Your browser (Internet Explorer 7 or lower) is out of date. It has known security flaws and may not display all features of this and other websites. Learn how to update your browser.


Search or follow...

Tash-Rabat and an unexpected insight into Kyrgyz life

Tash-Rabat is a 15th century caravansarai in the mountains of Kyrgyzstan’s Naryn province. Roughly translated, “Tash” means “stone” and “Rabat” means “fortification” and the caravansarai probably got this name because when you first see it the building looks quite formidable.

The caravansarai was a stopping-off point for merchants and travellers making their way along this part of the Silk Road. And, like those ancient travellers, we were there for a lunch stop.

I had a look around the caravansarai which is an interesting building, big main domed room with side chambers, a well and remains of a mosque. However, I decided to take a walk back down the picturesque valley we’d driven up to get to the site.

I’d seen some great looking yurts with horses and yaks and wanted to get some pictures of the herdsmen with the yaks. A stream flows down the centre of the valley, so I followed the stream trying catch up with some horsemen in the vein hope of finding a great shot.

This proved fruitless, but the long walk turned out to be worthwhile in the end as I came across a young Kygyz girl and her mother making a blanket with a goat hair stuffing. It was really interesting to watch them making this ‘tushuk’ – a traditional Kyrgyz blanket.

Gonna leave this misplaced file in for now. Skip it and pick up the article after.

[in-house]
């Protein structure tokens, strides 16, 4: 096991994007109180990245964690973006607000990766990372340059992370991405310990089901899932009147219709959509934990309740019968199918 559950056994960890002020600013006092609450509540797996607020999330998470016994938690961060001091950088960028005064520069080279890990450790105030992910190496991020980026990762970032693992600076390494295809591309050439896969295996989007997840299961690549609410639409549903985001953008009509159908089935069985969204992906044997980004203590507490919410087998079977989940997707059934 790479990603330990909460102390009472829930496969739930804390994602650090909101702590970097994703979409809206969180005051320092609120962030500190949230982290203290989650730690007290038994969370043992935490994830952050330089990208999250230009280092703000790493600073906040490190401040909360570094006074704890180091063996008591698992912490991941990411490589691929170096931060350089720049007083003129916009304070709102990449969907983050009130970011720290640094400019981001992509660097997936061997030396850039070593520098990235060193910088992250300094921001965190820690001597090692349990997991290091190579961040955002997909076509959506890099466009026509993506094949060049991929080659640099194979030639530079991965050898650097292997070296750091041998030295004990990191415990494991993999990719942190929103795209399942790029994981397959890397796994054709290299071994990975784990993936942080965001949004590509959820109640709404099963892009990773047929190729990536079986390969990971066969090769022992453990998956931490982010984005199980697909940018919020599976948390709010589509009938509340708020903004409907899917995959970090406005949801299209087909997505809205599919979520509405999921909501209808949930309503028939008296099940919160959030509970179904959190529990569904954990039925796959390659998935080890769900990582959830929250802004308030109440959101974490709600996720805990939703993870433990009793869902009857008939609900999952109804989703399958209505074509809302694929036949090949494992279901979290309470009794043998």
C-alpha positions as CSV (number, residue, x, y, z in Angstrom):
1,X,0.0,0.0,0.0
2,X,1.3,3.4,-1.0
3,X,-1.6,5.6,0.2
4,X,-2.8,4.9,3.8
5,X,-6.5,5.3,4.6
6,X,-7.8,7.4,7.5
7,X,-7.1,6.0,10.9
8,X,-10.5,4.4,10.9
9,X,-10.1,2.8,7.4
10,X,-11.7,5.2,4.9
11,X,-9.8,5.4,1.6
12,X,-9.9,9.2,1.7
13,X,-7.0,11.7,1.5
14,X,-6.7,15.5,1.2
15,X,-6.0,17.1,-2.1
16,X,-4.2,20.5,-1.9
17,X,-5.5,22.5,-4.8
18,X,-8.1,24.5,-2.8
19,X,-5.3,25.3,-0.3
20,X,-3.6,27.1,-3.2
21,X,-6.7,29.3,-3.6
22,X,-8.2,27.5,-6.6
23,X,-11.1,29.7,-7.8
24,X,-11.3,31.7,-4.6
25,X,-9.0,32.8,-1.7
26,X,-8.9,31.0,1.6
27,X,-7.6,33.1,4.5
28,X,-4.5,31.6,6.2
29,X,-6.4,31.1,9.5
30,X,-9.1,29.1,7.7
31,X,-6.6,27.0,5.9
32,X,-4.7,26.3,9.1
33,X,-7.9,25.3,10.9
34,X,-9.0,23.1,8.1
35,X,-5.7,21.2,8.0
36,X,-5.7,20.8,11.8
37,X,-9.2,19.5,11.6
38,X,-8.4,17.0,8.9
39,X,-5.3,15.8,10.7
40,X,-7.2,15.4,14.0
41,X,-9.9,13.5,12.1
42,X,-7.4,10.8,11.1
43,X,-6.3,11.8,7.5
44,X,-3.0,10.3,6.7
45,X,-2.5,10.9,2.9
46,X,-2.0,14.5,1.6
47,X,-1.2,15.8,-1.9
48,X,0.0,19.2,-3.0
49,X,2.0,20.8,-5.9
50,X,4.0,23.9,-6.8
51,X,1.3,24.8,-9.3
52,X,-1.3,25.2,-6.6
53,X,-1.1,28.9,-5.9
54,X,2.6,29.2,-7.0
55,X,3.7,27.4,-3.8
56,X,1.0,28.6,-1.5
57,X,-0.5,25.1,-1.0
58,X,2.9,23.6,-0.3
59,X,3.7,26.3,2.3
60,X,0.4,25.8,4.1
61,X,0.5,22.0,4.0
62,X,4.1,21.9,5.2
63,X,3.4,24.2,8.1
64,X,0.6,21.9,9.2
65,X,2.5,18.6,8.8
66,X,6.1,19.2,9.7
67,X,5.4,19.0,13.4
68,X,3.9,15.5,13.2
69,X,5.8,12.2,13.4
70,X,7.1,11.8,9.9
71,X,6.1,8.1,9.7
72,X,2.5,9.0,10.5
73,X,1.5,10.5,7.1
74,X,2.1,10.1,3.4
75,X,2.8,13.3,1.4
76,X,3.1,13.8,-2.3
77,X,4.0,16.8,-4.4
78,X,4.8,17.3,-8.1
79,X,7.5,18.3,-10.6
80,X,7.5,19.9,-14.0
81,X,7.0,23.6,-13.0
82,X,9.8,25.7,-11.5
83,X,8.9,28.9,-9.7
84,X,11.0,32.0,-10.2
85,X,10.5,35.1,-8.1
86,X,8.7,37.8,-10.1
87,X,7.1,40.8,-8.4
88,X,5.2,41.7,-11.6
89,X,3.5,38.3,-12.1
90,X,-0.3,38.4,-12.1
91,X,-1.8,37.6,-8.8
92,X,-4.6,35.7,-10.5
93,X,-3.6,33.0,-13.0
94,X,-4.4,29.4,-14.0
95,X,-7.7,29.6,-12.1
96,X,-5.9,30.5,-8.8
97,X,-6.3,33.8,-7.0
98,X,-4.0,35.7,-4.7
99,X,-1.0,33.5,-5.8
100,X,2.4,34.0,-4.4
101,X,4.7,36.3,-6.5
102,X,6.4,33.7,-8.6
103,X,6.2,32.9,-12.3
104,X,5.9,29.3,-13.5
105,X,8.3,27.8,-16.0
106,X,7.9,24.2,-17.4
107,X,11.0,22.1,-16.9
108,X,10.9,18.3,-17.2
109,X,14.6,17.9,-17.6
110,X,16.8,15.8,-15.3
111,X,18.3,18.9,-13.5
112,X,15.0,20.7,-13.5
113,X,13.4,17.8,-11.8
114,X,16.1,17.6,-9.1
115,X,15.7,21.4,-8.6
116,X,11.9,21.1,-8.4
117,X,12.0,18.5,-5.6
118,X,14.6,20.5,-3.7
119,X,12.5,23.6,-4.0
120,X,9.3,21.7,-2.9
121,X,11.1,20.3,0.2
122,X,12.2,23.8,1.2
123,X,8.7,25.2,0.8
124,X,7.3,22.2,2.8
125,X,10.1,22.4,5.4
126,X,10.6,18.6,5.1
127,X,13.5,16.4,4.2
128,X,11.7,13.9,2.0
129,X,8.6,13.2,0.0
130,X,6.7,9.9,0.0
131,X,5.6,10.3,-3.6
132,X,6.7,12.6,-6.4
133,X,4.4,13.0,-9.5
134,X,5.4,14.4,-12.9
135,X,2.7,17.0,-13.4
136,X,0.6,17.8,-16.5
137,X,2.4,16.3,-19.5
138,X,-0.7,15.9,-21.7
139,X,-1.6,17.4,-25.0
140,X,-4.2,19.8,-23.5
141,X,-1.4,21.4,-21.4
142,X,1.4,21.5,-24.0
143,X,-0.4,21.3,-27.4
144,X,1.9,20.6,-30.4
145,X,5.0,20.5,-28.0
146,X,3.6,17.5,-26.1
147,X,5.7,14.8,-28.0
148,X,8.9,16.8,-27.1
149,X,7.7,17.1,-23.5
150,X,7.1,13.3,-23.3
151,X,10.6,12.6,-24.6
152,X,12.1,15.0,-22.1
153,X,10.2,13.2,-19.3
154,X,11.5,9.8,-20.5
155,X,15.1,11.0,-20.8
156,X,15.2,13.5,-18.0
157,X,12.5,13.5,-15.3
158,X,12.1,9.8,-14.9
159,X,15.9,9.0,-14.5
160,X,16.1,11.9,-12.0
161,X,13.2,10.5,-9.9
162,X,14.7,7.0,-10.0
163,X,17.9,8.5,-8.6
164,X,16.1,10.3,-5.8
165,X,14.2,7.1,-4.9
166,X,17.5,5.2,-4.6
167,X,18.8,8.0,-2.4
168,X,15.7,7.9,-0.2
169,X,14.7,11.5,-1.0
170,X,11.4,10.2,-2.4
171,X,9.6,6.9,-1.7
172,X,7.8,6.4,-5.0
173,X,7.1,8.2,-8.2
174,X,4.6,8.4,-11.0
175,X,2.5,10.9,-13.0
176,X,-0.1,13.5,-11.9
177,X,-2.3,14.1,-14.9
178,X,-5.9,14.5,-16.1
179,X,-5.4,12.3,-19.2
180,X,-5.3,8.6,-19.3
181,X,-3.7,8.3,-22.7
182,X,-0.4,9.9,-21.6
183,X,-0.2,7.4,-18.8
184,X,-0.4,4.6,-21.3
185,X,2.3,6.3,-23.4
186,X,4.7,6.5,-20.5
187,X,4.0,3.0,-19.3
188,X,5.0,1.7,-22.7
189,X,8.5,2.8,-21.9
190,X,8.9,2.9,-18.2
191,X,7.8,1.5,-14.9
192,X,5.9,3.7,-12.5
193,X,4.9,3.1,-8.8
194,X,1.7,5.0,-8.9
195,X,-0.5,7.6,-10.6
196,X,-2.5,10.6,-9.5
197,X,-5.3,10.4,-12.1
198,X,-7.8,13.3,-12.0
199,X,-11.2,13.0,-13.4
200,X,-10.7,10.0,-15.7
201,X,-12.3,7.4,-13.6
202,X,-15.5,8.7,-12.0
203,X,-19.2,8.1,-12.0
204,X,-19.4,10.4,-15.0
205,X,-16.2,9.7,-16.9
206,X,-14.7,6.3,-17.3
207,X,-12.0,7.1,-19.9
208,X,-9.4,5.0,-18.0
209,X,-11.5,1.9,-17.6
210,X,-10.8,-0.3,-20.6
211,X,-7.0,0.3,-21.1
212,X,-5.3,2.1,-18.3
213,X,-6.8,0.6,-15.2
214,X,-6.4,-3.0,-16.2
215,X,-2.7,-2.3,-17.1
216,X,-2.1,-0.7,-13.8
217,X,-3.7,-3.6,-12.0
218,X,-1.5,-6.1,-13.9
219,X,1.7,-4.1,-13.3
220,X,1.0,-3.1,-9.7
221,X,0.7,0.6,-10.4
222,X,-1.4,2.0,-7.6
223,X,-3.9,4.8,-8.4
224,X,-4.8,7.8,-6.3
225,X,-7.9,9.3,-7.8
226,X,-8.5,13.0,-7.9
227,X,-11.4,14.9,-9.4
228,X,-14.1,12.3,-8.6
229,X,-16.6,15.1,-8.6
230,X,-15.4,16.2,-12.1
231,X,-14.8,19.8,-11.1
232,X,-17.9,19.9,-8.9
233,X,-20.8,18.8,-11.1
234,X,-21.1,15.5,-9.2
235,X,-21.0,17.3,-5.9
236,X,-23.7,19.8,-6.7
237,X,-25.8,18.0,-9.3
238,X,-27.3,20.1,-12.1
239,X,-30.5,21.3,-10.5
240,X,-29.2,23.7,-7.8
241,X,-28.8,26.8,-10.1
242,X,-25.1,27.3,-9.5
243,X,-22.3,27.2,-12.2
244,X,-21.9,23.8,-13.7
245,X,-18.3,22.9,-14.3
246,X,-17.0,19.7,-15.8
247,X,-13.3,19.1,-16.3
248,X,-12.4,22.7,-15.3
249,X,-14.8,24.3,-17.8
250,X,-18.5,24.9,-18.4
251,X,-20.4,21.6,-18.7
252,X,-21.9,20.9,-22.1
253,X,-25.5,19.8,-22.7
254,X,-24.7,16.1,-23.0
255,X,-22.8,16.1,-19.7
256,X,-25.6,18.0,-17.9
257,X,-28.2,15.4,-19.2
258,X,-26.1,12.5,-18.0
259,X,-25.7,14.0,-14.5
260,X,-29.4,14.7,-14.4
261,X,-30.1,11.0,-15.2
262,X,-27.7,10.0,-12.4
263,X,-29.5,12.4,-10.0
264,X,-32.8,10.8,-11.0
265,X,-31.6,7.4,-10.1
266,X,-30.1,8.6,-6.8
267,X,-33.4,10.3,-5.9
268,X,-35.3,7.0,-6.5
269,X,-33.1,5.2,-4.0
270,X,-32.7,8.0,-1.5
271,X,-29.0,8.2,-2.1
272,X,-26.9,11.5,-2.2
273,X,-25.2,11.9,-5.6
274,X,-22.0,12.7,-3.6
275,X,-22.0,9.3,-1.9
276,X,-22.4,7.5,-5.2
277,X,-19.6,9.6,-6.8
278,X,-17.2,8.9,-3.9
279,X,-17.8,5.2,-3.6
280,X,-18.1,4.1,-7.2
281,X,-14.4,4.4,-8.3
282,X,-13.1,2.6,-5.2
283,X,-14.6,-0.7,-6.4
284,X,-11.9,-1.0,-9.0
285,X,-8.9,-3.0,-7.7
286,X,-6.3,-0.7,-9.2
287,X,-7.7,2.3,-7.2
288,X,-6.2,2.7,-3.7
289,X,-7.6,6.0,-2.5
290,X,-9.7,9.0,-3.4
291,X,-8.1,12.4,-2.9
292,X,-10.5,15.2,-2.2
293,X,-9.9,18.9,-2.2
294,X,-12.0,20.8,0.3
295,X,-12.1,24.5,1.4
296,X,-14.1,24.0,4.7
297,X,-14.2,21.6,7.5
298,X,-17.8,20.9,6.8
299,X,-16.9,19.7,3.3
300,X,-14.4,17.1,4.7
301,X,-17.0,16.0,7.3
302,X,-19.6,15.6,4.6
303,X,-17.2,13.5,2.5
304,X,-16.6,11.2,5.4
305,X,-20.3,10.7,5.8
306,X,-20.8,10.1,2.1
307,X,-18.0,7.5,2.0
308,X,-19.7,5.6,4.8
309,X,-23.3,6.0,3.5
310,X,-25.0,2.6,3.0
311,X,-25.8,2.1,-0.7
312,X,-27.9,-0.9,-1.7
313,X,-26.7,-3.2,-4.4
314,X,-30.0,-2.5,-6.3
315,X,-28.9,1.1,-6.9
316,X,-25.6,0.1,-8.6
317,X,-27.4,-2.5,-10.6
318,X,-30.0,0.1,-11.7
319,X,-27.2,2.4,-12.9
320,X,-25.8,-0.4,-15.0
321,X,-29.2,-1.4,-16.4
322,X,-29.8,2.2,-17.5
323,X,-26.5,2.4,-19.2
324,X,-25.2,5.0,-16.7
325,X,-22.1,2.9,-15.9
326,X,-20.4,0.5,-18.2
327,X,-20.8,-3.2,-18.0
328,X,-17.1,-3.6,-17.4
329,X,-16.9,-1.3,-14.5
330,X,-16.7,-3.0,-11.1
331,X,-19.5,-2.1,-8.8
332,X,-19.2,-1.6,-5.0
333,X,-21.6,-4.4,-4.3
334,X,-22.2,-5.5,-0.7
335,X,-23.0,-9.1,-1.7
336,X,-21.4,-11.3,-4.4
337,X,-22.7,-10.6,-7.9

It was also interesting talking to Cholpen – one of those people you meet when you travel who you never forget. Even though she was just 13 years old she could speak Kyrgyz, Russian, good English, and little French, Dutch, German, and (as her father told me later), Spanish!

Cholpen does guide work when foreigners stay in the nearby yurts near her house. She showed us around her home, they even have a homemade stone-built sauna. Jaako (a fellow traveller from Finland) found this particularly interesting as his family have four at their home in Finland. We both took a look inside and it was stone built and the fuel was yak dung!

Tash-Rabat is an interesting place to visit, but more interesting is the small community living along the river the flows down through the valley. It just goes to show that it isn’t always the history of a place or the ancient ruins that provide the best experiences when you venture off the beaten path!



Greeting to you , your web is excelent , i linked your web


Love the first photo, it must have been such an amazing thing to see.

Leave a comment


email (not published)



This site uses Akismet to reduce spam. Learn how your comment data is processed.